Your mortgage agent will also take a look at the property tax when they’re qualifying you for a mortgage. It’s included in your gross debt service ratio (GDS) — which lenders use to determine what portion of your income will go towards your housing costs each month (you must come in under 32 percent to qualify for the loan). They will also factor property tax into your total debt service ratio to see what portion of your income is going towards all of your debts combined — including all costs related to shelter, credit card bills, student loans, etc. If your total debt servicing comes in under 44 percent for a particular property, you’re approved.

If the seller prepaid for property tax or utilities, you may need to reimburse them. This is also referred to as “adjustments,” and will be managed by your lawyer who calculates the amount owing.

Photo: alyssacloyd_/Instagram

Legal fees

As soon as you’re ready to sign the Offer to Purchase — the contract between the buyer and seller — it’s time to lawyer up.

Lawyers ensure your mortgage paperwork is filed correctly, your rights are protected and that the transaction goes through. They’re also the ones to hand over the keys when the deal is done. Lawyer fees can start at $500 but easily climb north of $1,000 depending on the attention you receive.

“The price varies a lot — it really depends on the lawyer, the size of the firm, how much emphasis they put on client care. Just like choosing a realtor or a mortgage agent, you can interview a few and see who you’re comfortable with. They should be able to answer questions — especially for first-time homebuyers who feel they want to have a bit more attention and explanation. It’s totally reasonable to call a few lawyers offices and see how much they charge for that type of transaction and what kind of service they offer,” says Okun.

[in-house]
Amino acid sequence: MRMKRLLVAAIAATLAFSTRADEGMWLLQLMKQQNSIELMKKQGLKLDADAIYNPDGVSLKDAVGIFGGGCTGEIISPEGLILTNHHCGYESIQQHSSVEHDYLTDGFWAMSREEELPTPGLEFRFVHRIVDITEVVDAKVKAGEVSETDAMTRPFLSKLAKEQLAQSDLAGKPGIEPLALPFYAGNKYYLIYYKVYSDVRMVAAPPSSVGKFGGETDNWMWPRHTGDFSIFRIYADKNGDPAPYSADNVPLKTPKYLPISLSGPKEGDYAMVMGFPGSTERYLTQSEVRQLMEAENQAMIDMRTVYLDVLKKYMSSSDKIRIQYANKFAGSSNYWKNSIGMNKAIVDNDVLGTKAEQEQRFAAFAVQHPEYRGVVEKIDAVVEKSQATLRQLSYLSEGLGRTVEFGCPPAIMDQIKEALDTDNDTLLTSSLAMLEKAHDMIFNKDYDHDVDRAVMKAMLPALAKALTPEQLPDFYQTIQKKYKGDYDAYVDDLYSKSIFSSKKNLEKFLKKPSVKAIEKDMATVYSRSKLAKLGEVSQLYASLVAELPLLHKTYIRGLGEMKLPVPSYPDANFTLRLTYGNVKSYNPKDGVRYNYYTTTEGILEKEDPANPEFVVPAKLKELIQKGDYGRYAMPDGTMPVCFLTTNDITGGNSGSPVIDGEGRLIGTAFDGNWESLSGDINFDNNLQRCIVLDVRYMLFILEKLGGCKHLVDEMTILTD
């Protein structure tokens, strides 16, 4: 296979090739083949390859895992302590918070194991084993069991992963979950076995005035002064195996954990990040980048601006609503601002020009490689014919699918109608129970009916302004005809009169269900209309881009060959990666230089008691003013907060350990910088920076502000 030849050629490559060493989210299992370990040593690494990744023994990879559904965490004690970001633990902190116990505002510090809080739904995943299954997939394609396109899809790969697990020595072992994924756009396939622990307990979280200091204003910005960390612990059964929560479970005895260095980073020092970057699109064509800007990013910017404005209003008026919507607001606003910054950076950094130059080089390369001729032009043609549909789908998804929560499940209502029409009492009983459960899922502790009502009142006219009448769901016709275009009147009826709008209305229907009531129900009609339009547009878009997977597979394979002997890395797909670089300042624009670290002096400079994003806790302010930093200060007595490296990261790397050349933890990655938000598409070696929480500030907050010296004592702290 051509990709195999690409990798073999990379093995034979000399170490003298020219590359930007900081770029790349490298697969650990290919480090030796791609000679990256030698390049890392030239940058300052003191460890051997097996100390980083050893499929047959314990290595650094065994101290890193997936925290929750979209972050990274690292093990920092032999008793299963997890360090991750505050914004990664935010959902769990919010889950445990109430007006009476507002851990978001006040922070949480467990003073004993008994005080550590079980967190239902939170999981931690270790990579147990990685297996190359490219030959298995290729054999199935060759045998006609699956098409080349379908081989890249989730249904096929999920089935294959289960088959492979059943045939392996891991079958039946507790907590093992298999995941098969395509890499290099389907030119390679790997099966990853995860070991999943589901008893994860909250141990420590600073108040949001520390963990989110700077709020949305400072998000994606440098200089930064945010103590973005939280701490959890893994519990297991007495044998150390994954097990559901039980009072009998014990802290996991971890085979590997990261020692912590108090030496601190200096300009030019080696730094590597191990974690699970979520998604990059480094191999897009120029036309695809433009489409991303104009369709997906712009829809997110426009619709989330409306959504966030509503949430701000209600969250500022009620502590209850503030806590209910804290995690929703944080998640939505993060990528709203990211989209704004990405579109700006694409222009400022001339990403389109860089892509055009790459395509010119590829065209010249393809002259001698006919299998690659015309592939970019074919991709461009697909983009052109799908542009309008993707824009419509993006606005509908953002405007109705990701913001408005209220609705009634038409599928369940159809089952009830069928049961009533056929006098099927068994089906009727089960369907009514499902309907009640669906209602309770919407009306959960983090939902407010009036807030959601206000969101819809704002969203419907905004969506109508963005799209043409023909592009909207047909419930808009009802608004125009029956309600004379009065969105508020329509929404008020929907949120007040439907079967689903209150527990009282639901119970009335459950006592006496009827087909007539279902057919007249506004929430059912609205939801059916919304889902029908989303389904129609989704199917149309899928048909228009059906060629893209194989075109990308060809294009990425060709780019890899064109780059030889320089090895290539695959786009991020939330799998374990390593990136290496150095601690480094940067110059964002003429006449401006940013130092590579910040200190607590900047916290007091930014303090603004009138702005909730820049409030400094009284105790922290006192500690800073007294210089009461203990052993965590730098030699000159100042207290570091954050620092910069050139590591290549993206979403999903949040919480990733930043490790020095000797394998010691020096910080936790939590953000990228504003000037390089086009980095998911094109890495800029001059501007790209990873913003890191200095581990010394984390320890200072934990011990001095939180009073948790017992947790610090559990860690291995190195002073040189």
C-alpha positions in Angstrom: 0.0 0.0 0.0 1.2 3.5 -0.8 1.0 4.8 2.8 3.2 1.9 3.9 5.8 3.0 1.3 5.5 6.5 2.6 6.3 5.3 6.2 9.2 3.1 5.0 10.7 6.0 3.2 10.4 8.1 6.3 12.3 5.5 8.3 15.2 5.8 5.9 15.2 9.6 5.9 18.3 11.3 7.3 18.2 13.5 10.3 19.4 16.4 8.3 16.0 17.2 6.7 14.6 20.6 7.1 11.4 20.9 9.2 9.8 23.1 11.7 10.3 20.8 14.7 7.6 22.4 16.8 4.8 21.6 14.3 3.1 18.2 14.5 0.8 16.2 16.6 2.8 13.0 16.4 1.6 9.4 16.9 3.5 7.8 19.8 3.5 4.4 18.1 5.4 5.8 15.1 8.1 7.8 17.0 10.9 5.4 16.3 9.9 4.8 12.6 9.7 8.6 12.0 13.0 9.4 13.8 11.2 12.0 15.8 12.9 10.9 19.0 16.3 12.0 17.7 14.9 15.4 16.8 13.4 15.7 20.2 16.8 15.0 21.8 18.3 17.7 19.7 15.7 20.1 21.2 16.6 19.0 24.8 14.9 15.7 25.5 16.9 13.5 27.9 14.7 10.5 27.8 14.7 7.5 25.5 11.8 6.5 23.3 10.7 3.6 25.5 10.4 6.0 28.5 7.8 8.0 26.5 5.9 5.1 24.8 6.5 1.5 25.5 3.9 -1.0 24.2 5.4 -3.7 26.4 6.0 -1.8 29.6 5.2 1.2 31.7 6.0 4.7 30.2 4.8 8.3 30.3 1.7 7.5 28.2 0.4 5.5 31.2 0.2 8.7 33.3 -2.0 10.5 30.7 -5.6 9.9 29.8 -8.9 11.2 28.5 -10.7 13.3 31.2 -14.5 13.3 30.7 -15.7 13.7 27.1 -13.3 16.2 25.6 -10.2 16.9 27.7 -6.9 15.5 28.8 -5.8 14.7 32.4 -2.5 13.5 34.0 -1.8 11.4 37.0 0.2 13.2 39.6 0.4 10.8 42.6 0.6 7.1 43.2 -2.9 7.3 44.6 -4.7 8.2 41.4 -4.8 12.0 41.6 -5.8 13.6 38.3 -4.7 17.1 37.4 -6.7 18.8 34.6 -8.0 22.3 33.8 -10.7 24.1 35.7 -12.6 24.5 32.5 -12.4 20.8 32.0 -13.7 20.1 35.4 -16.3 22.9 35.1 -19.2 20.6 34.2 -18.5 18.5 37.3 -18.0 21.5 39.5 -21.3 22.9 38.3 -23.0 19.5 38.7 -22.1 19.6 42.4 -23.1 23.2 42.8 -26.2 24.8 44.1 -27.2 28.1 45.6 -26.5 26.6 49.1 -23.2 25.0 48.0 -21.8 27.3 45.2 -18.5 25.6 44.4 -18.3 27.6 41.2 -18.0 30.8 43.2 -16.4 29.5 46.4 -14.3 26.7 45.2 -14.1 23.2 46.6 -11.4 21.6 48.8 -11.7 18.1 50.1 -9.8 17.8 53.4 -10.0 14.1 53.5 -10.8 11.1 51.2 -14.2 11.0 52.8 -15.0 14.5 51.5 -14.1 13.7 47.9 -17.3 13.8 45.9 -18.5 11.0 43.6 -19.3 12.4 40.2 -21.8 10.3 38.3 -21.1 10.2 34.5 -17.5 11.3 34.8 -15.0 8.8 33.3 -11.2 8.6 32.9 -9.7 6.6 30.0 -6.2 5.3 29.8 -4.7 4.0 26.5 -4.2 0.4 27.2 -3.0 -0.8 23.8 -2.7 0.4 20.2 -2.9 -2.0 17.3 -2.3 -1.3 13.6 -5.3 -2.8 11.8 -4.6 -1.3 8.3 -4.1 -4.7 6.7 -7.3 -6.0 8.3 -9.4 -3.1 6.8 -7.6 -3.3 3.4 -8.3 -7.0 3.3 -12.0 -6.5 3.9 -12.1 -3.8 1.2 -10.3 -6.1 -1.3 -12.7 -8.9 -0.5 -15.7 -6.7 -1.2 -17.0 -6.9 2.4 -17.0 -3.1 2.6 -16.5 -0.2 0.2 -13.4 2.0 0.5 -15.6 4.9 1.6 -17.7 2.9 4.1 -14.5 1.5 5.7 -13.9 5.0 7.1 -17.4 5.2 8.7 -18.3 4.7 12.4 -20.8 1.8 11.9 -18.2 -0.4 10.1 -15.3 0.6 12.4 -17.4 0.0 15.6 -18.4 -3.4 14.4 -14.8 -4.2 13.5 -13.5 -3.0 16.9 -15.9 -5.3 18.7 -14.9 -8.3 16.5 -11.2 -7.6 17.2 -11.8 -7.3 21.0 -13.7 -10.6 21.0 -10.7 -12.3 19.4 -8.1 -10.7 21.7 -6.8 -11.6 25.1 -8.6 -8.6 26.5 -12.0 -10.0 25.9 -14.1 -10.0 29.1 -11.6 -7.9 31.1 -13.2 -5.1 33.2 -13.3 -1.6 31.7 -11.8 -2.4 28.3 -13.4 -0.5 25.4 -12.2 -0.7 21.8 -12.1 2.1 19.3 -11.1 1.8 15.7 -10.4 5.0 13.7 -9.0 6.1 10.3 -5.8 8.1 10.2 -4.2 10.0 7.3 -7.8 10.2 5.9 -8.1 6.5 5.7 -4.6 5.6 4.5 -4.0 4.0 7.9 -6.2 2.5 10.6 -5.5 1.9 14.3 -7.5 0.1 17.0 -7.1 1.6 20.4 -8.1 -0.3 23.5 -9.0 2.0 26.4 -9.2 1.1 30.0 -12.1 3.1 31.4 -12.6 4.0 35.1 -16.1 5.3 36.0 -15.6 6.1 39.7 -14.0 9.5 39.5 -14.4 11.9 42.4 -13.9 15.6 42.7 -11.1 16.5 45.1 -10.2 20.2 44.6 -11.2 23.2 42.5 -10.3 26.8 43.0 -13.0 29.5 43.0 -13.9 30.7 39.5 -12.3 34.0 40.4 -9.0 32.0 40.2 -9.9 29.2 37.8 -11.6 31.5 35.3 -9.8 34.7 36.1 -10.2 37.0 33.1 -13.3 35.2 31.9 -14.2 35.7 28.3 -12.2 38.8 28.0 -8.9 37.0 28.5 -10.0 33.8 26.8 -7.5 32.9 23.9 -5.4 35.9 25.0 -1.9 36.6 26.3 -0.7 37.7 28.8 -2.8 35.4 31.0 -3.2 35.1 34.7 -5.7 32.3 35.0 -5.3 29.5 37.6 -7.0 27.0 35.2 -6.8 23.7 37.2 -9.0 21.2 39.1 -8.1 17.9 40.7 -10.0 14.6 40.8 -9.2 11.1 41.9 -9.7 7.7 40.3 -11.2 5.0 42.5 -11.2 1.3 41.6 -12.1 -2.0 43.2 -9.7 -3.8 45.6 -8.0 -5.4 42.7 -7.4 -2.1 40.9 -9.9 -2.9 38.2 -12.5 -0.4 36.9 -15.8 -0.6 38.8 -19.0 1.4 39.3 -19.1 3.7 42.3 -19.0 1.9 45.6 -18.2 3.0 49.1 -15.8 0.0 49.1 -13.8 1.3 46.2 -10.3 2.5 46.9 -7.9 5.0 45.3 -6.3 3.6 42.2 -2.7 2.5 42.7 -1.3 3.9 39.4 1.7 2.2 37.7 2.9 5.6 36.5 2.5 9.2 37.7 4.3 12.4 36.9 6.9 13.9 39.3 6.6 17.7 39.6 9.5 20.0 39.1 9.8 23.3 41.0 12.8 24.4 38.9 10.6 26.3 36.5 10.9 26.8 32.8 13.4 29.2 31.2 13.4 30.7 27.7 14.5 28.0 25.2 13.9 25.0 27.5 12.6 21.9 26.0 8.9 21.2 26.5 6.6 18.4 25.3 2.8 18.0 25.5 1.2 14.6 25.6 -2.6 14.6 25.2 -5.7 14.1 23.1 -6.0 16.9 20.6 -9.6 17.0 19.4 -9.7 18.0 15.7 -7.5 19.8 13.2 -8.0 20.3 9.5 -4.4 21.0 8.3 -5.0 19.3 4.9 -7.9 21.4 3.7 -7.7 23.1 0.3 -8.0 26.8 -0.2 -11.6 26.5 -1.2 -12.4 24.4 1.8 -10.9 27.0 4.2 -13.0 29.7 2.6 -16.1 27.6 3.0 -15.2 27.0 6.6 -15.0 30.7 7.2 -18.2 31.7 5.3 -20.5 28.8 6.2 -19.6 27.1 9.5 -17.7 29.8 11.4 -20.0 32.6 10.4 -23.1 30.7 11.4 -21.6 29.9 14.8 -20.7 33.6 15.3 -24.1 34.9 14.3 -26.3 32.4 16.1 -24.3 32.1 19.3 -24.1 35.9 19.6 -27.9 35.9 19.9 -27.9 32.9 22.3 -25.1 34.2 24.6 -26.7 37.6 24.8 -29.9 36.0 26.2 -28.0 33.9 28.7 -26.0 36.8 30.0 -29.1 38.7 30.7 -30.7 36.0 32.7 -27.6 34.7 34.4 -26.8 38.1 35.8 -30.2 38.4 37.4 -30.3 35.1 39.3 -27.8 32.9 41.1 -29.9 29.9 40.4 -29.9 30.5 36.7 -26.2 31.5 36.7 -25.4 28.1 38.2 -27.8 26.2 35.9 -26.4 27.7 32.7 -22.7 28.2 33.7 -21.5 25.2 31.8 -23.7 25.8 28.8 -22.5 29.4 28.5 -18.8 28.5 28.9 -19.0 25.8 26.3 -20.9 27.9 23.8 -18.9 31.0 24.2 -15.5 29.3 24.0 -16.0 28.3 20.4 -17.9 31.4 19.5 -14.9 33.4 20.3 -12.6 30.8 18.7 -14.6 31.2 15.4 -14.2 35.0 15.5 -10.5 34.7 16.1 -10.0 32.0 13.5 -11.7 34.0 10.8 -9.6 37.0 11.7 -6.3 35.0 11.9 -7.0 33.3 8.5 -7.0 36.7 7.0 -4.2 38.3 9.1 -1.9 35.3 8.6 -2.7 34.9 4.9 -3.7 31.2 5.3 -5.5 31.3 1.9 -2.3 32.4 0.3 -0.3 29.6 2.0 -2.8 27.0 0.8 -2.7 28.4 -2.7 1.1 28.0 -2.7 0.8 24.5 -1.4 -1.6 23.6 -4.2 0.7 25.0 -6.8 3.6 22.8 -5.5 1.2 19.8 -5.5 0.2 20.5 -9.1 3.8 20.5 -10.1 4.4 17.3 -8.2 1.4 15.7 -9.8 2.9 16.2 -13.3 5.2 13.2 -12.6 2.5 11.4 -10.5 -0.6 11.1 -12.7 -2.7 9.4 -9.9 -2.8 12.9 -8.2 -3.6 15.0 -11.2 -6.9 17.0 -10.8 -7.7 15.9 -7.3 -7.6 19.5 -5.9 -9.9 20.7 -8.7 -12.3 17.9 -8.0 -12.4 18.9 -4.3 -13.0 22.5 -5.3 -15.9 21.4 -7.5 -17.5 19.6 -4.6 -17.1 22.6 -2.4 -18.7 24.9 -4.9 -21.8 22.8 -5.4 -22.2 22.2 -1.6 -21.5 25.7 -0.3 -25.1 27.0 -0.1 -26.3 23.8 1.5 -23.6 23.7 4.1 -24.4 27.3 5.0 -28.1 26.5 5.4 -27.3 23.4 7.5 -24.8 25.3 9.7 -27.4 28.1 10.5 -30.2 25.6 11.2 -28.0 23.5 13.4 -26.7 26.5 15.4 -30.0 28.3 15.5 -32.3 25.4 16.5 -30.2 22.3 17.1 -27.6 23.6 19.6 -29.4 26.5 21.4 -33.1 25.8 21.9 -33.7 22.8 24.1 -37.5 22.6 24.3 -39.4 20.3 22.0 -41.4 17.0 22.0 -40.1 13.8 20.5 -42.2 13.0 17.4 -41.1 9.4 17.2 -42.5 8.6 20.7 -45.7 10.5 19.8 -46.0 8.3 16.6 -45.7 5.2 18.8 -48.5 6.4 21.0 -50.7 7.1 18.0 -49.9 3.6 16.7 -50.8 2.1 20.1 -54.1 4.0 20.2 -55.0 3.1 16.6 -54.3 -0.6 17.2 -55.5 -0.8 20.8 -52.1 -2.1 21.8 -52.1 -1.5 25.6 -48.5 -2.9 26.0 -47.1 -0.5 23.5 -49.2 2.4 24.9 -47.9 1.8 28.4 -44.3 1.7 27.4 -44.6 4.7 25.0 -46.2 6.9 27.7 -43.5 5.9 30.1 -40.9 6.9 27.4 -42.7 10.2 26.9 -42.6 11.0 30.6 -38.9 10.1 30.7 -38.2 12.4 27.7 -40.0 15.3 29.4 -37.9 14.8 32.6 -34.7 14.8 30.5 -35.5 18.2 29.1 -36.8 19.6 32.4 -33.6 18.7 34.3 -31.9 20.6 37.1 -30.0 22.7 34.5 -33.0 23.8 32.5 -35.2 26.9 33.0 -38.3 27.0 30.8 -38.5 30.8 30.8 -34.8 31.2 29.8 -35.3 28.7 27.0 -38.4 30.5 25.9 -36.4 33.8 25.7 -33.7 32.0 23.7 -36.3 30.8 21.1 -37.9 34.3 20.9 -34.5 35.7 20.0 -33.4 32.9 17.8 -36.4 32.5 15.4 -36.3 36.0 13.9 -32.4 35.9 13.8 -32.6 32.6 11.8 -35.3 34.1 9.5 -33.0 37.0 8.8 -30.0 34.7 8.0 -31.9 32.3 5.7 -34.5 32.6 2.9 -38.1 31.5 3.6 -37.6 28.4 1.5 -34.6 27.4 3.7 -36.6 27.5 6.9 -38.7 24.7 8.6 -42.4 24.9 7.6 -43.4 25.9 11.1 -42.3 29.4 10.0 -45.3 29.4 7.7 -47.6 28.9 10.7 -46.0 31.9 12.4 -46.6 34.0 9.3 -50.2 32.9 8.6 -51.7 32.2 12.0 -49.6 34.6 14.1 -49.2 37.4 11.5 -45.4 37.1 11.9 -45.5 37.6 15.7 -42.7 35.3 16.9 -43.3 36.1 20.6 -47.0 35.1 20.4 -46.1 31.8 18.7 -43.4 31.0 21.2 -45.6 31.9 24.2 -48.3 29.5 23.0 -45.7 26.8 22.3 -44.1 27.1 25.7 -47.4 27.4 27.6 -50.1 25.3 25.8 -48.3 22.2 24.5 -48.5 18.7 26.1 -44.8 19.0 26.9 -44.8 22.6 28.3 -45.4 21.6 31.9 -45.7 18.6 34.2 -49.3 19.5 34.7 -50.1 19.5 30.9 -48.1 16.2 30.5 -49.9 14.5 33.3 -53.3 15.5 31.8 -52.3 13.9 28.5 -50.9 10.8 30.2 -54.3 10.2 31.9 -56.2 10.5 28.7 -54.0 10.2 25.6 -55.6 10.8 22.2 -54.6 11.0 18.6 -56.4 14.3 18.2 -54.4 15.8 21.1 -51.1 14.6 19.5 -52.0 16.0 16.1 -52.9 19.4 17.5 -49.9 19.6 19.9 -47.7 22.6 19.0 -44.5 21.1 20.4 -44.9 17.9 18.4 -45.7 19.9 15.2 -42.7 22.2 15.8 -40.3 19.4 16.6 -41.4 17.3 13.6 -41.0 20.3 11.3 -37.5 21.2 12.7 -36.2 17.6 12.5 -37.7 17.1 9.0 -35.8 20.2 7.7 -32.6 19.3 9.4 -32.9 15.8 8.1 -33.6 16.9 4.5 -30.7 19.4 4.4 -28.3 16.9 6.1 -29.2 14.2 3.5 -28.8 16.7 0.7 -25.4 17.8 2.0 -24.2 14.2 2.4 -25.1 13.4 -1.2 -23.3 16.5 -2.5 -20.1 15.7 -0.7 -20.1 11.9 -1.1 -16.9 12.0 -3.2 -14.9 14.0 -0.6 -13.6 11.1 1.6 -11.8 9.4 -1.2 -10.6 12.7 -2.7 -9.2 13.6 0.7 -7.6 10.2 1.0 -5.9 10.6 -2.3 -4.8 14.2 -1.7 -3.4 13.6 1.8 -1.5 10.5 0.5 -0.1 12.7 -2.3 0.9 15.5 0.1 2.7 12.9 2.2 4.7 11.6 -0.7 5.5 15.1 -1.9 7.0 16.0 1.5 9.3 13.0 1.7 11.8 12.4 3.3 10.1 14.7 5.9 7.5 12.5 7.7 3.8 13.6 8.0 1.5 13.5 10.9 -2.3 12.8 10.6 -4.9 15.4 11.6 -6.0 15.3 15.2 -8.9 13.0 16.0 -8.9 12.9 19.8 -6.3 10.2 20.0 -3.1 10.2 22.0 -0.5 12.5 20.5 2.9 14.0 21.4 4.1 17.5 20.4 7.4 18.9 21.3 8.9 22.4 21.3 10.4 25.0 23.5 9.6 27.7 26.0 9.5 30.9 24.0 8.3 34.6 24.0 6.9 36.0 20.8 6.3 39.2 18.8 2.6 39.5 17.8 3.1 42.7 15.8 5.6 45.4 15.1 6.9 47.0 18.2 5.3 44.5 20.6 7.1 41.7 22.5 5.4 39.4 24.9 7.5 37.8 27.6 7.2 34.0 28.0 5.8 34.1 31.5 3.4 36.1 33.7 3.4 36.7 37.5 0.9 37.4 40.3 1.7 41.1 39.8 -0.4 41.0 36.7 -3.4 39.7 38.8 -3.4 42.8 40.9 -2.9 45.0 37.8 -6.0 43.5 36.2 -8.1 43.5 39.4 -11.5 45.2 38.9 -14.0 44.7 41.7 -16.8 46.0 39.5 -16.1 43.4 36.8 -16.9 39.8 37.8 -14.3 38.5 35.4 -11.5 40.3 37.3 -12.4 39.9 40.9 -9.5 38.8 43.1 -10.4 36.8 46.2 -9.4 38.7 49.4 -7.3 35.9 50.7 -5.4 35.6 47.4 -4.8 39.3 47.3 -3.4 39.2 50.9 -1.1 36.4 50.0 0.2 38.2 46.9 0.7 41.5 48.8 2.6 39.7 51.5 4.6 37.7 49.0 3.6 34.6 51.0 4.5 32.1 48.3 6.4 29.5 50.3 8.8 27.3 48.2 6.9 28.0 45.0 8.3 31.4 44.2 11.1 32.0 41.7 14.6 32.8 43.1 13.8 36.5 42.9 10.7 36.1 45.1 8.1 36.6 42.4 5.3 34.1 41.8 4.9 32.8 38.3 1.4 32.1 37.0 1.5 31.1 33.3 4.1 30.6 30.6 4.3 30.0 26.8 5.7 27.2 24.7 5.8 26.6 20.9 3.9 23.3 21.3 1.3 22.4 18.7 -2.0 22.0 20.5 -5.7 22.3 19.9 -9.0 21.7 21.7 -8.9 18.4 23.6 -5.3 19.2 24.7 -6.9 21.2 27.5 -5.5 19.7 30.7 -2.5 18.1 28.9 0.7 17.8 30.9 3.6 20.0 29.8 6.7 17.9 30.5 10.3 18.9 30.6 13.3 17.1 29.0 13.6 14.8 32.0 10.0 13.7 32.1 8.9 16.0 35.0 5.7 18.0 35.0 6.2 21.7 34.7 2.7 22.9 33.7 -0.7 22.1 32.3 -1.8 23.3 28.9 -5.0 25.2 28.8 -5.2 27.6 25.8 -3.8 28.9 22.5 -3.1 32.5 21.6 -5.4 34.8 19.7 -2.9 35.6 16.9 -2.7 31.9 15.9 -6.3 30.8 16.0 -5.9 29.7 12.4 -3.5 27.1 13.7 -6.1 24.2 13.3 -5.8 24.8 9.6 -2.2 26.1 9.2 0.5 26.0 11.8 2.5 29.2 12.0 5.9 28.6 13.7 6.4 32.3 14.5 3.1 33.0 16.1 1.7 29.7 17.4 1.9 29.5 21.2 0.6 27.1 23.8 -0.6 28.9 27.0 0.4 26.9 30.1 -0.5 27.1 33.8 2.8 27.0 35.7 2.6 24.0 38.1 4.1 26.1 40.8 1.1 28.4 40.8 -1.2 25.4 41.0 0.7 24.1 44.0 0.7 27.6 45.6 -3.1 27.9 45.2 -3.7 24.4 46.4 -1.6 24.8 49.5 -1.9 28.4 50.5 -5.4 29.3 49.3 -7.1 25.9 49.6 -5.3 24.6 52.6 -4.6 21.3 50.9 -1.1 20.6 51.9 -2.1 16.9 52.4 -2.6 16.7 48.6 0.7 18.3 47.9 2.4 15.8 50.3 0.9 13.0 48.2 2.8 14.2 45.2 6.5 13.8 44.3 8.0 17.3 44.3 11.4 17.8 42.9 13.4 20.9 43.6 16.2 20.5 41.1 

Your lawyer will also conduct a title search and get title insurance in place which proves that you are the legal owner. Should there be an error in the public registry or you encounter a property ownership dispute, you’ll be fine. This typically costs between $100 and $300.

Photo: Milivoj Kuhar on Unsplash

Inspection fees

While not mandatory, it’s always a good idea to get a home inspection before buying a house. You can expect to pay around $500 for this.

In some cases, sellers hoping for multiple offers will have a pre-listing inspection done. It’s up to you if you’re comfortable taking their word for it. If the thought of a flooded basement keeps you up at night, you can do your own inspection before you make an offer or you can make your offer with an inspection condition to protect you. If the home inspector finds a significant structural concern, you’re off the hook.

“Home inspection is at the buyer’s discretion — they can get it before they make their offer so they can go in firm. If they don’t get the house, that’s an upfront cost for them that they won’t get back. When I was buying my house, I did that a few times,” says Okun.

Property insurance

Everybody needs to have property insurance in place upon closing. At a minimum, it must insure your home against fire or significant damage that matches the value of the house. It’s also a good idea to insure the stuff inside: furniture, electronics, jewelry and the like.

Again, the cost of insurance will vary based on who you go with, the value of what you would need to replace, the coverage type, etc.

“It’s a good practice to do your due diligence and get quotes from different insurance companies,” says Majdell. “People tend to think that insurance is going to be the same, no matter who they choose. But there can be a variation on what is being covered. Homebuyers should ask for detailed overviews of what is being covered so they can make the best decision that fits their situation (and what they are looking to protect).”

Photo: thelittlegreenbean/Instagram

Moving costs

You can certainly move by yourself but if you’ve got a sore back, a grand piano, lots of heavy furniture or you’re on a tight timeline, you may want to call in the pros. The price will vary depending on the vendor you go with, but expect to pay up to $2,000 for professional movers.

“If my clients tell me they have $100,000 for a downpayment, I tell them, ‘we’re not putting $100,000 on a house, we’re going to keep some money so you have some left when you move, and we’re going to take closing costs out of this pot, as well.’ I never want a client to spend every penny they have on a downpayment, leaving nothing left for closing costs or moving into your new house.”

Want to buy your first home?

Sign up for The Ladder newsletter, your essential guide to making the jump into the housing market.

Developments featured in this article

More Like This

Facebook Chatter